So, what is enormously appealing about the guy is simply the sheer political determination to have prevailed despite all of that.

Moving to the G20 summit of 2009, you had some strong views about how the world should proceed in the wake of the GFC and how it could avoid the lessons of 1933. Where did you develop these ideas about fiscal policy?

Well, I’ve always been a keen student of political economic history. I’d read my histories of the twenties and thirties carefully. I’d read the response to it and multiple biographies of John Maynard Keynes, the different analyses of what happened in the First World War and the Great Depression and certainly Keynes’ writing on the general theory in 1936.

So, those sort of readings in political and economic history and theory were helpful when we confronted another great systemic crisis in 2008-09-10. I had read a lot of people like Adam Smith but also the 20th-century distortions of Smith through the likes of (F.A) Hayek and (Milton) Friedman and what’s generally called neoliberalism and the Chicago School.

That helped me understand the framework within which these ideological debates on the future of the economy were conducted. So, the usefulness of let’s call it ‘historical and theoretical frameworks’ in dealing with immediate practical challenges can’t be overestimated.

Rudd and Bush

Do you feel the isolationism of the US in the Trump era can be easily reversed?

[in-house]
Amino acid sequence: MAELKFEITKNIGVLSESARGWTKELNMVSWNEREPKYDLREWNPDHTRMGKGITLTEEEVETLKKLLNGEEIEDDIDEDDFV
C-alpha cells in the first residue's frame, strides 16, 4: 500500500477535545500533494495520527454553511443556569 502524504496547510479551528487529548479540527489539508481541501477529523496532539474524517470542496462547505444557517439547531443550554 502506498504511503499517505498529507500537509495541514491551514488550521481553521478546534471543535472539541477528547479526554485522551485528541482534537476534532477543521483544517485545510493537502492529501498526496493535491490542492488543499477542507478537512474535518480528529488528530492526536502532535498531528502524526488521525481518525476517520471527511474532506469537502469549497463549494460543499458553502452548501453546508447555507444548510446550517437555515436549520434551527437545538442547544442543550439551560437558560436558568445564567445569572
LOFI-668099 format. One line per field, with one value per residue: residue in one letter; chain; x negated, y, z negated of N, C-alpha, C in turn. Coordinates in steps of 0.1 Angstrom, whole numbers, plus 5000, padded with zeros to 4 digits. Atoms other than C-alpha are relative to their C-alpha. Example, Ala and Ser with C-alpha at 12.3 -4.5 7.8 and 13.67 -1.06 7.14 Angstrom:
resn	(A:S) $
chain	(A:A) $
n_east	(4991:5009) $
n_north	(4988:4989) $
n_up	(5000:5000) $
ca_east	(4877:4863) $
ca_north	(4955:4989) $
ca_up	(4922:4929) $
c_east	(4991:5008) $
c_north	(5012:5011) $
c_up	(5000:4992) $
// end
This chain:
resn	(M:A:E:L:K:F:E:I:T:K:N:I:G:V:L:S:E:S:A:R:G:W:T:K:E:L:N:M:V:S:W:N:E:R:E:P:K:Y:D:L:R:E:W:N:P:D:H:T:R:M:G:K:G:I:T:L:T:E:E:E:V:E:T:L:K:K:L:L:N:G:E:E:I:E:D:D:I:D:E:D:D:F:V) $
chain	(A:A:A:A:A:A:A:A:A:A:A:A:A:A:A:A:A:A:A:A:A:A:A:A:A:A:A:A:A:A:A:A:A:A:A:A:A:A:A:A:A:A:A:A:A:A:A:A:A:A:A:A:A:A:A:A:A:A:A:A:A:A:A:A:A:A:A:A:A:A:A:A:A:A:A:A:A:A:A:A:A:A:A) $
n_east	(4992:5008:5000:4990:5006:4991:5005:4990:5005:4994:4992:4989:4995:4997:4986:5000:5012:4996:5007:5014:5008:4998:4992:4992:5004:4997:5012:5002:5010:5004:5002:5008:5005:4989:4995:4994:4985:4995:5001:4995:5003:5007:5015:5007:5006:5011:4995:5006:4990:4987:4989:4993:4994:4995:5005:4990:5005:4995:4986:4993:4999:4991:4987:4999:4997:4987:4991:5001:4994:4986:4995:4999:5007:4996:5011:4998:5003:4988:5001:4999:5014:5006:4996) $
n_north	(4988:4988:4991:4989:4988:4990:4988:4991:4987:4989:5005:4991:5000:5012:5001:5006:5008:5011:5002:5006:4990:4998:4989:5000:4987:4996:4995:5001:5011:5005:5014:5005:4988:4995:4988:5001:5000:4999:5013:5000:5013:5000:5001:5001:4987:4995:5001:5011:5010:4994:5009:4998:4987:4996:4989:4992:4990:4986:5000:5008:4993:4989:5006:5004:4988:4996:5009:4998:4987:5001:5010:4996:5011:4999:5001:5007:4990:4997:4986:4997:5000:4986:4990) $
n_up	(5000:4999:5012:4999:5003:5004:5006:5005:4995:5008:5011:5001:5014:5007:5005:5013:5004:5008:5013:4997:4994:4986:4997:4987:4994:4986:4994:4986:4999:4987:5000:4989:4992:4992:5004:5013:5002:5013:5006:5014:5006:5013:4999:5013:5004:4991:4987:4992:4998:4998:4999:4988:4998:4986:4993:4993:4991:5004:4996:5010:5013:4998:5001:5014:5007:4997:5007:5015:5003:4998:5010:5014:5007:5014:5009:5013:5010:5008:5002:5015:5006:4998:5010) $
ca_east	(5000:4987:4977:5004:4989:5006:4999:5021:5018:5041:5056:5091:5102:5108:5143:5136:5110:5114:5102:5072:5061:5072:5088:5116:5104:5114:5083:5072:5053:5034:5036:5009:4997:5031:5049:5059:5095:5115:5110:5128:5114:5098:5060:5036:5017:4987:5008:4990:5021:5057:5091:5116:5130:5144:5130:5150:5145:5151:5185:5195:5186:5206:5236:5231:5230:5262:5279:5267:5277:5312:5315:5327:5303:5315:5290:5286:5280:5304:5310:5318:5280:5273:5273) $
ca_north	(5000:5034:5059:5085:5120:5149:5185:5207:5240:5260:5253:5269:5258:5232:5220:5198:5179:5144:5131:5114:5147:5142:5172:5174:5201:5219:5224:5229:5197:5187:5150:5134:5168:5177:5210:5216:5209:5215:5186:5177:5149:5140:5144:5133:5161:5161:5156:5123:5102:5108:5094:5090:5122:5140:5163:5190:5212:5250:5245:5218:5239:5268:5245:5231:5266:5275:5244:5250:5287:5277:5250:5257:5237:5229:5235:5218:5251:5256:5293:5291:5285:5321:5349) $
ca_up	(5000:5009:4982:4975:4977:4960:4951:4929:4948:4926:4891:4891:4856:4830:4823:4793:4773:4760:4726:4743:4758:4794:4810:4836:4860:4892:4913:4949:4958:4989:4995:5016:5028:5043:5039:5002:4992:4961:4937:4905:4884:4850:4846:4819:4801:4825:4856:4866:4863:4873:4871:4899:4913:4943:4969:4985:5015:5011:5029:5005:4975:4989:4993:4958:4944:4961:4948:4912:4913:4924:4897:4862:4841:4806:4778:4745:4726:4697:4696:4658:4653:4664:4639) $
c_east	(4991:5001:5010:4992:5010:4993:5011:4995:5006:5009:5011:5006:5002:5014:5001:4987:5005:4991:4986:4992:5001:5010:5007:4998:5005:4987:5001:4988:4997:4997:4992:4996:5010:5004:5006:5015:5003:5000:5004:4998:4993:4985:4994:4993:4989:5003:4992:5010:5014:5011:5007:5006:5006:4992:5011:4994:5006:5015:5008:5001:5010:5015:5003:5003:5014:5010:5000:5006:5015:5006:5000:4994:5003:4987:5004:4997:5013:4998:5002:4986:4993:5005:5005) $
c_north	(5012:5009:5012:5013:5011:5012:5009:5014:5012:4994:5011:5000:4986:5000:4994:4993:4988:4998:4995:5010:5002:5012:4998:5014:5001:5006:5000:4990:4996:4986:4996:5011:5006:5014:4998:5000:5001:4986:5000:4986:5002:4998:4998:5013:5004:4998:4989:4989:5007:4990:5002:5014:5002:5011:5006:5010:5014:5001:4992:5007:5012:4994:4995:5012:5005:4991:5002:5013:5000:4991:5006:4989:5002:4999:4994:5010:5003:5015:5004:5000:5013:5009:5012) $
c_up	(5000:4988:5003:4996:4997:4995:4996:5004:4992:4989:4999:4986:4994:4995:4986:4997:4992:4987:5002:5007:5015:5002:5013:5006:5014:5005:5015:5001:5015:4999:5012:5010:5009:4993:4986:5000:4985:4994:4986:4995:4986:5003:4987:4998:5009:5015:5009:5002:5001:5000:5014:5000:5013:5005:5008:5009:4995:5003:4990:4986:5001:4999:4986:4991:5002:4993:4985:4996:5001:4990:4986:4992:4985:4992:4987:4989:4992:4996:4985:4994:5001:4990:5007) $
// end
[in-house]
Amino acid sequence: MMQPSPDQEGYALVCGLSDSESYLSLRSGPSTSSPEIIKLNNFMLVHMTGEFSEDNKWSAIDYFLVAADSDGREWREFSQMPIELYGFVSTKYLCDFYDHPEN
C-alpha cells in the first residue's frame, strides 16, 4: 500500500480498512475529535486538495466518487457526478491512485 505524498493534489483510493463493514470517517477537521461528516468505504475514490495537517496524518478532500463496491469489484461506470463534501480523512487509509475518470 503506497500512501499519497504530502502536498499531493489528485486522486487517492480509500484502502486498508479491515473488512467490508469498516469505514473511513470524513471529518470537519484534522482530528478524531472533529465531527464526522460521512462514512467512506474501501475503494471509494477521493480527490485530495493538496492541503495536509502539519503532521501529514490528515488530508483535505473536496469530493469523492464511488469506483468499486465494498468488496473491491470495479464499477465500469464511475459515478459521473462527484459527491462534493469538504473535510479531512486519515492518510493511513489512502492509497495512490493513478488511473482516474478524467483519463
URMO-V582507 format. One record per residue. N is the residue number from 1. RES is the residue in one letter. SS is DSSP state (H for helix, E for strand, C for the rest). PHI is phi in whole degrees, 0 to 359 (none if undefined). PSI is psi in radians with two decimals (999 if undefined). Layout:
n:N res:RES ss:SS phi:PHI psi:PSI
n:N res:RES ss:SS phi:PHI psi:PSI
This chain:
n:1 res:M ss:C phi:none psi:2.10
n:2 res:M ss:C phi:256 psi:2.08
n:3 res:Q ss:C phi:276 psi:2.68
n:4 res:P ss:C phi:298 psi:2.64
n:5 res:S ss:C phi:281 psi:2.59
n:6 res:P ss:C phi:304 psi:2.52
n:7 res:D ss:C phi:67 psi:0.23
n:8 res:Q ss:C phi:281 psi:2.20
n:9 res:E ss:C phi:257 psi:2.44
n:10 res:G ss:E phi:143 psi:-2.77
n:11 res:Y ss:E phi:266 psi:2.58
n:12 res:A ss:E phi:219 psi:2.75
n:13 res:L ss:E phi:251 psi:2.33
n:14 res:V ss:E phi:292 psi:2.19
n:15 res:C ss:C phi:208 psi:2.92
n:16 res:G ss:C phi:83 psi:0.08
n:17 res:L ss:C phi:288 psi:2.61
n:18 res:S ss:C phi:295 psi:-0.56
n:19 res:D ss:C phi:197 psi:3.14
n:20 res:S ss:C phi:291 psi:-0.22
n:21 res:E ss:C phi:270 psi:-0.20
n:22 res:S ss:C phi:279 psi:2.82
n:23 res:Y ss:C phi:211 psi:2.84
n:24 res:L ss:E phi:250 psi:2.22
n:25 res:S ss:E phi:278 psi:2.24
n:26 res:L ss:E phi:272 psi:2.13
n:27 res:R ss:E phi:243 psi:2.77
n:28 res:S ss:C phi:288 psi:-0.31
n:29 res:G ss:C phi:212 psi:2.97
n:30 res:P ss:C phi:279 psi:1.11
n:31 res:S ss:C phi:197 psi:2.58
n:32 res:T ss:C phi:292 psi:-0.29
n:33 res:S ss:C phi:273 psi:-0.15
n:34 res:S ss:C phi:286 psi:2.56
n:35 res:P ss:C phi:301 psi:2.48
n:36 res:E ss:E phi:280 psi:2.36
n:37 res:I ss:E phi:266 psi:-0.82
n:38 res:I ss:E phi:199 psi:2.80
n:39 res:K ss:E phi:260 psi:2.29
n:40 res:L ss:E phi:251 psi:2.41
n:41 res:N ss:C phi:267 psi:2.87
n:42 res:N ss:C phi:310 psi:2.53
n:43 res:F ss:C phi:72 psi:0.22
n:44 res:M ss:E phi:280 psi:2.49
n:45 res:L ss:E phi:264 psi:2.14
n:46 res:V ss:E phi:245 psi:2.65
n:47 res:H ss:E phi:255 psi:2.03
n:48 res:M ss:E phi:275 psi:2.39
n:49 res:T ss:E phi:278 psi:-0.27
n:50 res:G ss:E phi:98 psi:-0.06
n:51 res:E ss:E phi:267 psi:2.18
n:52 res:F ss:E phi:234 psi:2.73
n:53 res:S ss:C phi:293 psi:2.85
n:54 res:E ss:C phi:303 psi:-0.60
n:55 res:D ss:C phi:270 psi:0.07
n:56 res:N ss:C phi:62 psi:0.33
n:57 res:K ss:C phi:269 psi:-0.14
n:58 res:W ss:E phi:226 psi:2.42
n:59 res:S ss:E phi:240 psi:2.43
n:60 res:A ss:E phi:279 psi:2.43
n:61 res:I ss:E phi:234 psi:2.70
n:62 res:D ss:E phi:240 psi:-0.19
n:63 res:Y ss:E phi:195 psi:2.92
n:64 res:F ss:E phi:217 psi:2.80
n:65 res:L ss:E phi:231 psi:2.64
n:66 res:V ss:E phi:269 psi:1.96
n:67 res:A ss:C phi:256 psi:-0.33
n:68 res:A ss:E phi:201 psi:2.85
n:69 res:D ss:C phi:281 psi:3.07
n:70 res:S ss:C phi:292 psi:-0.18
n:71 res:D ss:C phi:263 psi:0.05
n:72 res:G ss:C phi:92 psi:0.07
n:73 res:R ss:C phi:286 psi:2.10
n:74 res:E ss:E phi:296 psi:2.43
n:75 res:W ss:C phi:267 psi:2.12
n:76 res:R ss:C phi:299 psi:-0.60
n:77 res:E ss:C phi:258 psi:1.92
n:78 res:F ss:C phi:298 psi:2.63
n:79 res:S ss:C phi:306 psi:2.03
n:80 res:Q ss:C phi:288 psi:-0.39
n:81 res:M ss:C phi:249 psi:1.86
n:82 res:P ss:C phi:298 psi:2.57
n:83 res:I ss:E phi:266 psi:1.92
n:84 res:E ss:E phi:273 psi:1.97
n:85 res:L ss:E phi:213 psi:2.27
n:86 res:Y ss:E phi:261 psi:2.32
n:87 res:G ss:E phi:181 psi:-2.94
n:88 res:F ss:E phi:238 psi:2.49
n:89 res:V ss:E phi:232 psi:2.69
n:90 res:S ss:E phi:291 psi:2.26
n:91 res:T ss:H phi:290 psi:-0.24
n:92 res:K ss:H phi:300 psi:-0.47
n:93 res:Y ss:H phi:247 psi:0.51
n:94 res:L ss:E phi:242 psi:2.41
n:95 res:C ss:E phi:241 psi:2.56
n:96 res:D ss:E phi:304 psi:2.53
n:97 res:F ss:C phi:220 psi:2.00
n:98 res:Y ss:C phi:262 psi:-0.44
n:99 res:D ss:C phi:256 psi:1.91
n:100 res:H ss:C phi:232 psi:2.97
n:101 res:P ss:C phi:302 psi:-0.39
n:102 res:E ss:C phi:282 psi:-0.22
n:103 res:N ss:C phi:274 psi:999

If you simply look at the President’s campaign slogan of ‘Make America Great Again’ but on top of that a greater concept of Fortress America and also questioning America’s traditional patterns of global engagement and automatic support for US allies around the world, you’ve got to conclude from the facts alone that the risk exists.

But, secondly, we shouldn’t make a simple judgement about America’s future based on one half of one presidency. The Amercian body politic, like the American economy, has an extraordinary capacity to bounce back and self-adjust. So, we’ll see what happens in the mid-terms and what happens when we get to the next Presidential election.

In terms of policy, is not being able to push through a carbon emissions scheme through your biggest regret?

I think that’s true. We tried to legislate the carbon price twice in 2009. It was defeated twice by a coalition of political convenience between the Liberal Party on the one hand and the Green Party on the other.

Had the Green Party had any backbone and principle at that time, then we would be ten years already into the normal adjustment of the Australian economy into a floating carbon price and the country would be infinitely better for that having occurred.

Instead, ten years later, we still see the rolling politicisation of the carbon pricing debate. I think it’s a debate that should have been resolved a long time ago. So, I regret that we weren’t able to ultimately prevail but the parliament, or maybe the Green Party and the Liberals, had a different view.

Header image credit: Alpha